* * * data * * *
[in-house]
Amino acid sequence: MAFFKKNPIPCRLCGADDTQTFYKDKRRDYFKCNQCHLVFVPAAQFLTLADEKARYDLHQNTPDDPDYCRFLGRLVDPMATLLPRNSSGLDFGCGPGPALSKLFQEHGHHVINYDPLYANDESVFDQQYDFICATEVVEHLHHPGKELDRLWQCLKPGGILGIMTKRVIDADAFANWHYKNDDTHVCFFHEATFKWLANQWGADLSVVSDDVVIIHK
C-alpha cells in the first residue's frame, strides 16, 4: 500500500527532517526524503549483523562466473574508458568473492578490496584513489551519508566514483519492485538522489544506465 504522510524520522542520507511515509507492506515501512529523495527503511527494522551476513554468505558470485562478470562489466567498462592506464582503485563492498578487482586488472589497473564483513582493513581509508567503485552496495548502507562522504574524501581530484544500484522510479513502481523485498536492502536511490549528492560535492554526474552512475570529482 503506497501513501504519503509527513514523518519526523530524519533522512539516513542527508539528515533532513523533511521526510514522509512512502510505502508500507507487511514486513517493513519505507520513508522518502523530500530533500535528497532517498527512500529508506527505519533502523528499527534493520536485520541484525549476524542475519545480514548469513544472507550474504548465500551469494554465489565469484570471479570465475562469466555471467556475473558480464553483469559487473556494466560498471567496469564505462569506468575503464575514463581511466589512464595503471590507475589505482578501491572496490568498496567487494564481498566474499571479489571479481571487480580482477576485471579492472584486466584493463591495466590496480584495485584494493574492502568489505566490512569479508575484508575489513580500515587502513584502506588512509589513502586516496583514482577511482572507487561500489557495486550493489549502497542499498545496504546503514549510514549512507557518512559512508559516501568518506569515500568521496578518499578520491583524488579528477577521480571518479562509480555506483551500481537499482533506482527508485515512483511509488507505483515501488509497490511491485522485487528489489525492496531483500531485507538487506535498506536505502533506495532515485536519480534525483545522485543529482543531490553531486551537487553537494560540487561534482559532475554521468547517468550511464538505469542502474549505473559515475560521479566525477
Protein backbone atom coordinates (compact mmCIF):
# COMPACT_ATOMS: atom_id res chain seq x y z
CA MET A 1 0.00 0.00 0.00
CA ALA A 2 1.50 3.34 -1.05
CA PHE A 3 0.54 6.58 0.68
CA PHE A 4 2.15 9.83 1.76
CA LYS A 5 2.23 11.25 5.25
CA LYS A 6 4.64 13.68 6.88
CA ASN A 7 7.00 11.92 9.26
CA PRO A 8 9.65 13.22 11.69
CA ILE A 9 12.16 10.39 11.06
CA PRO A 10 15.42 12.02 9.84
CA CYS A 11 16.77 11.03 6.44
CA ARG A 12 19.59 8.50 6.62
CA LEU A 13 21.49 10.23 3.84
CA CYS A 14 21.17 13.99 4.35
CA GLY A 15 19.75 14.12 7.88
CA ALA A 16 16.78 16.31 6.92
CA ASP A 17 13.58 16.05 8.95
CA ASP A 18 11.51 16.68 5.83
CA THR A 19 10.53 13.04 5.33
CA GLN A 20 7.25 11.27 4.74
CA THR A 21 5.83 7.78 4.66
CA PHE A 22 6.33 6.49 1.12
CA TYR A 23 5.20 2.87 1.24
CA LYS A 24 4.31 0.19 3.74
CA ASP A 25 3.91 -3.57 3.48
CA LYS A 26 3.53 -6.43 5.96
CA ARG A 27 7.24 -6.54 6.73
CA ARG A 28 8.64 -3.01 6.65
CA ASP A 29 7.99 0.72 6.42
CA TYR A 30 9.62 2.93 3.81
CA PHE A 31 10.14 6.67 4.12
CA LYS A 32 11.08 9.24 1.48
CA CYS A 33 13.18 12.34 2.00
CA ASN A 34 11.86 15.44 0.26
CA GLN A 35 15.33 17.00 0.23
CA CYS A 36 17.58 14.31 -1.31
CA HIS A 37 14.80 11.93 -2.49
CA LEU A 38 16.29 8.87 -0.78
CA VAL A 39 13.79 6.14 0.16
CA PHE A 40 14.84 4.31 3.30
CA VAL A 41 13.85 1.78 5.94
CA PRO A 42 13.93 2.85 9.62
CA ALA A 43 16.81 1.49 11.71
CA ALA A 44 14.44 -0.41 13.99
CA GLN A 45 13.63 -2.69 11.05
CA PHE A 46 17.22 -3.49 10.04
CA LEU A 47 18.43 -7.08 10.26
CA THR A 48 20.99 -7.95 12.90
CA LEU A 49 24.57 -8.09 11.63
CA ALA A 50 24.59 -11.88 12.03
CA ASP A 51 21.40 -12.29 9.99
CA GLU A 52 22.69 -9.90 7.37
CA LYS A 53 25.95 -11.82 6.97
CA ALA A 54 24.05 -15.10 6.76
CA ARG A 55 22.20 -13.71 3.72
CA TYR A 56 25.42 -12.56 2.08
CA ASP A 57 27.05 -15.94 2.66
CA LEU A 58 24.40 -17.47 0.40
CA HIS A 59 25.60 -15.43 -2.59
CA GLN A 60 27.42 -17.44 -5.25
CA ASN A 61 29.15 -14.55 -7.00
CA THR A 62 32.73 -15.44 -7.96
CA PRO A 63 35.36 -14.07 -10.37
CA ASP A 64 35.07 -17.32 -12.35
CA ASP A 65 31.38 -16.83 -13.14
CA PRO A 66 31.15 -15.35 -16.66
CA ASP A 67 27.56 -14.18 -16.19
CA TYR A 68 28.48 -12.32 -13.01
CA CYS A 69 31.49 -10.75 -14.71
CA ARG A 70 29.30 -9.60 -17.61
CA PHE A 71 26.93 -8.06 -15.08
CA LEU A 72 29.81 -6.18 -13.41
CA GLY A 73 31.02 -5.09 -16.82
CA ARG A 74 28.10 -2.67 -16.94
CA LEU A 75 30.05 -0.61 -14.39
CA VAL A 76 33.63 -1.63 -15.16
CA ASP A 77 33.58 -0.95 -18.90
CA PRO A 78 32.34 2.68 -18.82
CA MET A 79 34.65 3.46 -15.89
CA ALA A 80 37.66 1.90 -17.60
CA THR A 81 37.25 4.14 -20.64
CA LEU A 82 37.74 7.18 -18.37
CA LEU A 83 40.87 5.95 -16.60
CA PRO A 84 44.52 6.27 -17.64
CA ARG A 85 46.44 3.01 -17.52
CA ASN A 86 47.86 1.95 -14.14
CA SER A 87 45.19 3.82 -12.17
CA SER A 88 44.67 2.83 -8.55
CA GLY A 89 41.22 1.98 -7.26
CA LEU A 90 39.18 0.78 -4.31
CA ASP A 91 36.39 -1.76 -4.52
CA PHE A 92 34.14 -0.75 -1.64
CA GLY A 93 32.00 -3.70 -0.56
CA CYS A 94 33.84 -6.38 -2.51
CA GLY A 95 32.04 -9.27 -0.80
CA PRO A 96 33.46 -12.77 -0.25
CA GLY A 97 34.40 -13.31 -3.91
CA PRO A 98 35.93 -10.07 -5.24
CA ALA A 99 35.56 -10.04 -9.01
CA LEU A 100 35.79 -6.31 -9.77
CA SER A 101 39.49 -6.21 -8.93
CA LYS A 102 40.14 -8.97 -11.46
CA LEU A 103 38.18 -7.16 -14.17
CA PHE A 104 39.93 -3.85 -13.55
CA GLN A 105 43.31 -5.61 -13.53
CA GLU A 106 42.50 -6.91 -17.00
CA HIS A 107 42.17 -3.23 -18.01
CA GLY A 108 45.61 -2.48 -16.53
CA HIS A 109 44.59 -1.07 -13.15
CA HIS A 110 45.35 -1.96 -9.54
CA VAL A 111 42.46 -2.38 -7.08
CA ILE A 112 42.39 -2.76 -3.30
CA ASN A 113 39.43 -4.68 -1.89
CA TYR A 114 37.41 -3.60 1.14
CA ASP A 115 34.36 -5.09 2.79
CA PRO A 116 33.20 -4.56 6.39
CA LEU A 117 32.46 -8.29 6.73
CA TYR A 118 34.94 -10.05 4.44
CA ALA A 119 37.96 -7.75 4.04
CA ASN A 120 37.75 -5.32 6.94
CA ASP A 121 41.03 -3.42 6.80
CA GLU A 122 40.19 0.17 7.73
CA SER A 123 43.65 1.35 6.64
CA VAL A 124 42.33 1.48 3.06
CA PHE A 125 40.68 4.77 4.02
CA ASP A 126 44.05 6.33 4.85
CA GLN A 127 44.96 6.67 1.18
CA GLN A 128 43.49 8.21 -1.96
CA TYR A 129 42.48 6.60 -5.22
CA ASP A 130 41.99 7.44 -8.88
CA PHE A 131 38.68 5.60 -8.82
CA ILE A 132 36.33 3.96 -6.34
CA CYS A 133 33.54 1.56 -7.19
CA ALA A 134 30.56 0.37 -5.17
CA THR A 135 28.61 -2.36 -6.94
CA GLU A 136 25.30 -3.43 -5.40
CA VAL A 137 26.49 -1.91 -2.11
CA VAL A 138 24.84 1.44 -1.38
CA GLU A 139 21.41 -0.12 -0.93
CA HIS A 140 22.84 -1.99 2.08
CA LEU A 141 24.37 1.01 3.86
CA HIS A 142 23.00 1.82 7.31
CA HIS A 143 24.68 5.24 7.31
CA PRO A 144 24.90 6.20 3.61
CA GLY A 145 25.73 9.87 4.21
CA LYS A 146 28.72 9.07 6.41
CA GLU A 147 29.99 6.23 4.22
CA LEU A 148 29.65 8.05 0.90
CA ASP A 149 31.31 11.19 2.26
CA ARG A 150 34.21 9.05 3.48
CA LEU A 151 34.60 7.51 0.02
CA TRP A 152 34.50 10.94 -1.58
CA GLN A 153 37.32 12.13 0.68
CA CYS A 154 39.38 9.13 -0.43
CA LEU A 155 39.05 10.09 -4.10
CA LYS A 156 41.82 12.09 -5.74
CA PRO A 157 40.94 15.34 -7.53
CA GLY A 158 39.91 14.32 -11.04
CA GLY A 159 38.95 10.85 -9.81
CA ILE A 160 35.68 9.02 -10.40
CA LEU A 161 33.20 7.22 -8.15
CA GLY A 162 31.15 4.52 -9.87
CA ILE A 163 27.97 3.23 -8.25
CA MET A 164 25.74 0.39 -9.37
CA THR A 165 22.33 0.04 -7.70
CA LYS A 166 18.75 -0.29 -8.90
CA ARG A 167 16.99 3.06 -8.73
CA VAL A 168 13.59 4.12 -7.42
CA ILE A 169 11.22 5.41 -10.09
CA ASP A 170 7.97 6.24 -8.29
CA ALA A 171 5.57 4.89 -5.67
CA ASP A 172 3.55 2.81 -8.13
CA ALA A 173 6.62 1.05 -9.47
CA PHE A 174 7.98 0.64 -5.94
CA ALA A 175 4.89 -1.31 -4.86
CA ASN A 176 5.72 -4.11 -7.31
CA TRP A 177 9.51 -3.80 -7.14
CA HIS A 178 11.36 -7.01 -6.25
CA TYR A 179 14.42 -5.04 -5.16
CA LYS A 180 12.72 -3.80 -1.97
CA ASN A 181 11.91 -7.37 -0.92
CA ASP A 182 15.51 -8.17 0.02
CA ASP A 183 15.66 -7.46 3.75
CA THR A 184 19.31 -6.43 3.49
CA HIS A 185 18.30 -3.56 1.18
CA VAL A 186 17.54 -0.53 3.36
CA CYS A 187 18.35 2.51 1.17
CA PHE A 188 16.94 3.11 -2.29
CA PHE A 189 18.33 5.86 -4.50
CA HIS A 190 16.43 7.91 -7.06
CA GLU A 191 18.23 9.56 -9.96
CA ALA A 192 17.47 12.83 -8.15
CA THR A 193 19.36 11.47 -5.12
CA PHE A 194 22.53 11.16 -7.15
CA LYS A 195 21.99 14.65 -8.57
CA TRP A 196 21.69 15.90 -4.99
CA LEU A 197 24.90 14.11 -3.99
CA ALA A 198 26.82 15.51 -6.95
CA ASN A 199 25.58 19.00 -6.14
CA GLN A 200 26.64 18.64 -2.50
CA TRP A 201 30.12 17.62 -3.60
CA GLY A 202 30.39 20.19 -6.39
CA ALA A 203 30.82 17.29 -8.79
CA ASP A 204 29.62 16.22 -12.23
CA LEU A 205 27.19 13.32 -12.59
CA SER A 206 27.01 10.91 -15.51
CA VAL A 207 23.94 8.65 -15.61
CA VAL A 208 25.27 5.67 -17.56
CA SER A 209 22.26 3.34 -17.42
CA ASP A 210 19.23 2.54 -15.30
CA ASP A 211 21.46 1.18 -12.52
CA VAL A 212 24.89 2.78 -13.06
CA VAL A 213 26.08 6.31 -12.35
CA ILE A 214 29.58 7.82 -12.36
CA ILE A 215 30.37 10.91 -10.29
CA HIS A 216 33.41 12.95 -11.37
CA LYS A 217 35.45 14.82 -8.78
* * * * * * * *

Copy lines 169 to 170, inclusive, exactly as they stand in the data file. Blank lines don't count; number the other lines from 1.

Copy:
CA MET A 164 25.74 0.39 -9.37
CA THR A 165 22.33 0.04 -7.70